By Josh Hutchinson
Whether it’s Jon Jones wanting to move up to heavyweight, or everyone wanting Frankie Edgar to cut to 145, weight-class-shifting is a hot topic for MMA fans and pundits alike. And while we’ve recently covered the perils and benefits of dropping to a lower weight class, the same can be said for moving up in weight. After jumping to heavier divisions, some fighters’ proverbial stars have shined brighter, some have dimmed, and some have gone God-damn-supernova — and it’s never easy to predict who will have success. Check out some notable examples below, and tell us which other fighters you think would do well with some extra meat on their bones.
(Same guy as above, same backdrop, and yet something is different…)
All insinuations aside, Overeem is a prime example of success at moving up a weight class. As I previously mentioned, Overeem has gone 12-1-1 since making a full commitment to heavyweight, and while the quality of opponents he faced was often questionable, that is still a hell of a good run. If you take a look back at his time at light-heavyweight, the stats are not nearly as impressive. Overeem’s losses usually came at the hands of the light-heavyweight division’s top guys, like Chuck Liddell, Antônio Rogério Nogueira, and Ricardo Arona. His run at light-heavyweight showed that he couldn’t hang with the elites of the respective weight class, and was vulnerable to being manhandled by stronger opponents.
After doing whatever it is he did to bulk up, he turned his fortunes around and achieved the greatest stardom of his career, becoming the poster child for successful jumps up the weight-class ladder. If it wasn’t for some bad decision-making, he would be fighting for the sport’s highest prize this weekend. Here’s to hoping he gets his shit together soon.
What can be said that already hasn’t been about Captain America? (Sorry Stann, but there’s only room for one in my heart.) A man probably best known for his trilogy at light-heavyweight with Chuck Liddell — oh, and also for being a former interim light-heavyweight champ, and two-time unified light-heavyweight champ — Randy Couture also racked up accolades in the heavyweight division. Kicking off his MMA career by winning the UFC 13 heavyweight tournament in 1997, Randy went on to win the UFC’s heavyweight title three times.
Ten years later, after seven consecutive fights at light-heavyweight and a short lived “retirement,” the 43-year-old legend returned to take on then-heavyweight champ Tim Sylvia. (Note: a little piece of me dies every time I’m forced to mention “Tim Sylvia” and “champion” in the same sentence.) Couture’s dominant win over Sylvia and subsequent title defense against Gabriel Gonzaga were nothing short of inspiring. Randy managed to do what every man who’s experienced a mid-life crisis has only dreamed about. Besides, he also honorably represented the sport of MMA by making James Toney look as foolish as possible at UFC 118. For that alone, he gets a much deserved nod on our list.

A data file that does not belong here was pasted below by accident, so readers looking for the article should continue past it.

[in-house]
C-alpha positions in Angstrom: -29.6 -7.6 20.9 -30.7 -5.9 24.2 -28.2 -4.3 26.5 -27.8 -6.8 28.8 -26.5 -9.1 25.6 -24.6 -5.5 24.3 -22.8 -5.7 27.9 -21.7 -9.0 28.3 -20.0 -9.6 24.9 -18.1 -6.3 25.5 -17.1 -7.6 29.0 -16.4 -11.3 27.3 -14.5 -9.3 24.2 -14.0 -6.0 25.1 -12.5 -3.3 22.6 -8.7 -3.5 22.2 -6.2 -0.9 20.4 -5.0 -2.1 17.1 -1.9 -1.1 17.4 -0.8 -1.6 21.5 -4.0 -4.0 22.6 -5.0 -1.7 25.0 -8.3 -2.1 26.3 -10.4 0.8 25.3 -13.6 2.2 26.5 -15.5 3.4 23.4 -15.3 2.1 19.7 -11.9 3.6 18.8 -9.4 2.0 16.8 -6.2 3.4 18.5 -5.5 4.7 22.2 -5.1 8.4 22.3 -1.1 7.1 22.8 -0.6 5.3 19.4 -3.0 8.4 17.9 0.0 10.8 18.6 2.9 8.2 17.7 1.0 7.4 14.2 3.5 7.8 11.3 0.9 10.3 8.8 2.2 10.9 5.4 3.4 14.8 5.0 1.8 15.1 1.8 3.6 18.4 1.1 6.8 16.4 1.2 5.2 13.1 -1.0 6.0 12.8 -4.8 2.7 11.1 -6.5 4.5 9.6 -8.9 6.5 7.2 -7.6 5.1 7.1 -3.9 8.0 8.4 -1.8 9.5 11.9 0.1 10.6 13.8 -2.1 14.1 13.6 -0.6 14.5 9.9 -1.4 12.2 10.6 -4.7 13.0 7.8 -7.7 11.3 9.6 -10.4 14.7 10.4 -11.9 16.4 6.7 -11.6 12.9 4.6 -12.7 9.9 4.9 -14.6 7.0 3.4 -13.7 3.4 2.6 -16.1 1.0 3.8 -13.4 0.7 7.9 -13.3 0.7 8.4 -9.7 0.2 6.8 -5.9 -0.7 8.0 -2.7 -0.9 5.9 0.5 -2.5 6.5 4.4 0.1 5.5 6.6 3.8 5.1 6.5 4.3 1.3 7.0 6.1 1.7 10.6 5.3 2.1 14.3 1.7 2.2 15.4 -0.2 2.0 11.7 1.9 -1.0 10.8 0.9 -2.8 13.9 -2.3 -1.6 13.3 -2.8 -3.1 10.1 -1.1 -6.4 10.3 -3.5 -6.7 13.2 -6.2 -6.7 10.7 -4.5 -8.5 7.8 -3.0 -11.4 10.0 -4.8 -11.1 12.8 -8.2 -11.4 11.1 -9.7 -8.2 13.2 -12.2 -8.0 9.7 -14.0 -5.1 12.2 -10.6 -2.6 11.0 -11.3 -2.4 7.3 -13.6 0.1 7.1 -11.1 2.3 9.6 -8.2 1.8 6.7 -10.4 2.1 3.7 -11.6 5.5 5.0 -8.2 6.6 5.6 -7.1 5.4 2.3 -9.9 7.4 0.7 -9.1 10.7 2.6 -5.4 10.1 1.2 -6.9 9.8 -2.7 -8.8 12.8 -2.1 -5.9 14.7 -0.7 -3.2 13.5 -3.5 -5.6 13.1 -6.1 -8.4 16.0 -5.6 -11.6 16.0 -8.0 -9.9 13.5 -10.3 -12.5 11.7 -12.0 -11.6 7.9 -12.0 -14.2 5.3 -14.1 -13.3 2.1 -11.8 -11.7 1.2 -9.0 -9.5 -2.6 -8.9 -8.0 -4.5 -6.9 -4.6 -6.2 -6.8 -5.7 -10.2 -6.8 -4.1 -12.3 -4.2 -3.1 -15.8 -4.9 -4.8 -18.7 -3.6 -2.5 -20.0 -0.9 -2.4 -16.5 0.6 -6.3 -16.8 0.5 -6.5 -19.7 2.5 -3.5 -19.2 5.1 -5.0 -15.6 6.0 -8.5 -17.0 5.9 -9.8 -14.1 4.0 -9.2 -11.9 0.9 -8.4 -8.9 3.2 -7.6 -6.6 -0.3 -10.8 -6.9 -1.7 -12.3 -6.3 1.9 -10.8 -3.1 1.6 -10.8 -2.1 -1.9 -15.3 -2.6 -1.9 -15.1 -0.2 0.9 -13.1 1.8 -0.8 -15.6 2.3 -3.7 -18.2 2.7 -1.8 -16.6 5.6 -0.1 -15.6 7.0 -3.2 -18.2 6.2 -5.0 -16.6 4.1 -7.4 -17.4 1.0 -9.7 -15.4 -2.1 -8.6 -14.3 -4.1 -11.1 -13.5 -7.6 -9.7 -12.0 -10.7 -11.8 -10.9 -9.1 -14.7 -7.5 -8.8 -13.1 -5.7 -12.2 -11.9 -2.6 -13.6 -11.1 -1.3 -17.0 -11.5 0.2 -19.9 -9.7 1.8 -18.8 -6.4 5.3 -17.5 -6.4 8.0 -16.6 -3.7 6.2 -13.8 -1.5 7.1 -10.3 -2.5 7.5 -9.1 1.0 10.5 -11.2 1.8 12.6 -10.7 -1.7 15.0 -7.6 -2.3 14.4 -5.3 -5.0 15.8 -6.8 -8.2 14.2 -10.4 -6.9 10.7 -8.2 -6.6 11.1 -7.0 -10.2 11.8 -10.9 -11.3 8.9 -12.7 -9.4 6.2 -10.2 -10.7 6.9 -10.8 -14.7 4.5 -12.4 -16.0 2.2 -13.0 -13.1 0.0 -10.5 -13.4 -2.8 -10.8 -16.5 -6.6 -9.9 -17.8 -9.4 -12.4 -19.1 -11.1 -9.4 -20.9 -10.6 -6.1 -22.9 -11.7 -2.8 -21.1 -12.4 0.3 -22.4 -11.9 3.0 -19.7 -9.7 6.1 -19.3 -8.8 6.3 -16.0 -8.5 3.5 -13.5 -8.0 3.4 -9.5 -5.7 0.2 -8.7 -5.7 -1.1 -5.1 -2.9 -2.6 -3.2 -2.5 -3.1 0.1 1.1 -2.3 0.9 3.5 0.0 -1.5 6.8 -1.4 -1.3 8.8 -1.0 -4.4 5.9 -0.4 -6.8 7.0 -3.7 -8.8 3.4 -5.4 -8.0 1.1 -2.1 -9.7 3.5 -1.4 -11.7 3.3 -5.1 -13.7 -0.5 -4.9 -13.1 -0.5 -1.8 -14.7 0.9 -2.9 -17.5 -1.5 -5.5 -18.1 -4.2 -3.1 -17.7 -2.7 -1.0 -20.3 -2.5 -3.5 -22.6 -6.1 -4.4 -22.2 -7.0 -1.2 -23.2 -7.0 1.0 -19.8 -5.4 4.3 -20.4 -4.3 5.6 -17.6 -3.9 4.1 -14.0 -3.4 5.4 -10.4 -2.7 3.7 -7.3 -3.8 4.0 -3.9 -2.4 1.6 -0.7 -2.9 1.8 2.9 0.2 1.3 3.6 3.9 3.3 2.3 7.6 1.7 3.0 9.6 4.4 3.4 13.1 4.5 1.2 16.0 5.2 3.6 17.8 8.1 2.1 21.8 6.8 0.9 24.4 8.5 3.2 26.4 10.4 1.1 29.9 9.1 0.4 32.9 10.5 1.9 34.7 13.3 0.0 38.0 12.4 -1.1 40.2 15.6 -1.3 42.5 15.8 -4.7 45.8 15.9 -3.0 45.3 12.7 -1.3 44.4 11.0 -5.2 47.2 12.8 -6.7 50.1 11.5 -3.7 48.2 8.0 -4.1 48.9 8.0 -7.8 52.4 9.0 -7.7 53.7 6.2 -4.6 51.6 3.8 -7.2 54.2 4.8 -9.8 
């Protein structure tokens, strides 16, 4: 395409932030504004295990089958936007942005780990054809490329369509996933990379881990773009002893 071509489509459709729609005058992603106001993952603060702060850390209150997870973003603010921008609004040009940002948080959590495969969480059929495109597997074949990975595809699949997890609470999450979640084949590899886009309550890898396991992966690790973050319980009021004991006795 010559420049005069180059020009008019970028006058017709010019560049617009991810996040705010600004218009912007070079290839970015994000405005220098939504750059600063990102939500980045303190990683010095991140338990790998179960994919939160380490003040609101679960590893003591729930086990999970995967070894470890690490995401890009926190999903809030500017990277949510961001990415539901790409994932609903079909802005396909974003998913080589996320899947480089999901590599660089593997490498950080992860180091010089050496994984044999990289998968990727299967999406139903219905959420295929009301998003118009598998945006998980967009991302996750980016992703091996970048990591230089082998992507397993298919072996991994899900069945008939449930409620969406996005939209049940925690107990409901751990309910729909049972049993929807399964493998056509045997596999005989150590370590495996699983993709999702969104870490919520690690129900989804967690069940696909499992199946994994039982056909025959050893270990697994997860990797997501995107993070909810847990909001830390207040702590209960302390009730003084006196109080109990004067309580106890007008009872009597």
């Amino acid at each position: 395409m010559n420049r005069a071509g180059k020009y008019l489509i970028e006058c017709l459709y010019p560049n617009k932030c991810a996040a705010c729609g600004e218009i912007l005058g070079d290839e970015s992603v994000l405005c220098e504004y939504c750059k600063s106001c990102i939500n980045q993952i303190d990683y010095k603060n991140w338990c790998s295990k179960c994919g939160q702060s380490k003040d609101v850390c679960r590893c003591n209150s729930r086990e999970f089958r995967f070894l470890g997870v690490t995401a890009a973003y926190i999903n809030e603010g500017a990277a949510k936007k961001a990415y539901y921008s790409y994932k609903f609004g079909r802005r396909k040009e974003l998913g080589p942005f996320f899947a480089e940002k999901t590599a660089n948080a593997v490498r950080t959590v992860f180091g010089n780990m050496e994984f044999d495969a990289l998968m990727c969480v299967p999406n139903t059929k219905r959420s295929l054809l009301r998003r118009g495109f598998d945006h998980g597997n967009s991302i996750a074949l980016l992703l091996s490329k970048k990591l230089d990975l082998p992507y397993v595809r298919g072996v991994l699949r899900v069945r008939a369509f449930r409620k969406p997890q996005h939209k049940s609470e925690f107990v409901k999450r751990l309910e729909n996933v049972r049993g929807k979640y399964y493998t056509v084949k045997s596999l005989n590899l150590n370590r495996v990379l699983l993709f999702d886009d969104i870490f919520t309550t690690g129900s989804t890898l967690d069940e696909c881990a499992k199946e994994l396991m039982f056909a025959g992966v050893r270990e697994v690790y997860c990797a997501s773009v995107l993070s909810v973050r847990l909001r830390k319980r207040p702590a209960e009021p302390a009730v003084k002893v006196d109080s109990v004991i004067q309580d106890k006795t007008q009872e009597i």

Say what you will about Jake’s fighting style (boring as fuck, for the most part), but his move up to middleweight during his run in Strikeforce produced the best possible results. With wins over Robbie Lawler, Mayhem Miller, and Dan Henderson (!), Jake beat every top middleweight Strikeforce could throw at him. Since jumping to the UFC, Shields has dropped back down to 170, and hasn’t fared nearly as well, going 2-2, including a verrrrry questionable win over Martin Kampmann. Damn Jake, maybe you should think about moving back up in weight. Now that we’ve talked about that, can we all agree to never speak of Hendo vs. Shields again?
BJ Penn (2004)
Motivated, unmotivated, whatever you want to call it, BJ’s career has seen its share of peaks and valleys. But the fact still remains that when the UFC decided to temporarily scrap its 155-pound division in 2003, the Prodigy jumped up to welterweight, and managed to beat five-time defending welterweight champion Matt Hughes in his welterweight debut at UFC 46. Penn then decided to leave the promotion, making short work of Duane Ludwig at K-1 Romanex four months later. This was, of course, before he decided to fight anyone regardless of weight. Hang on, we’ll get to that…
Continue to the next page for the *not* so good.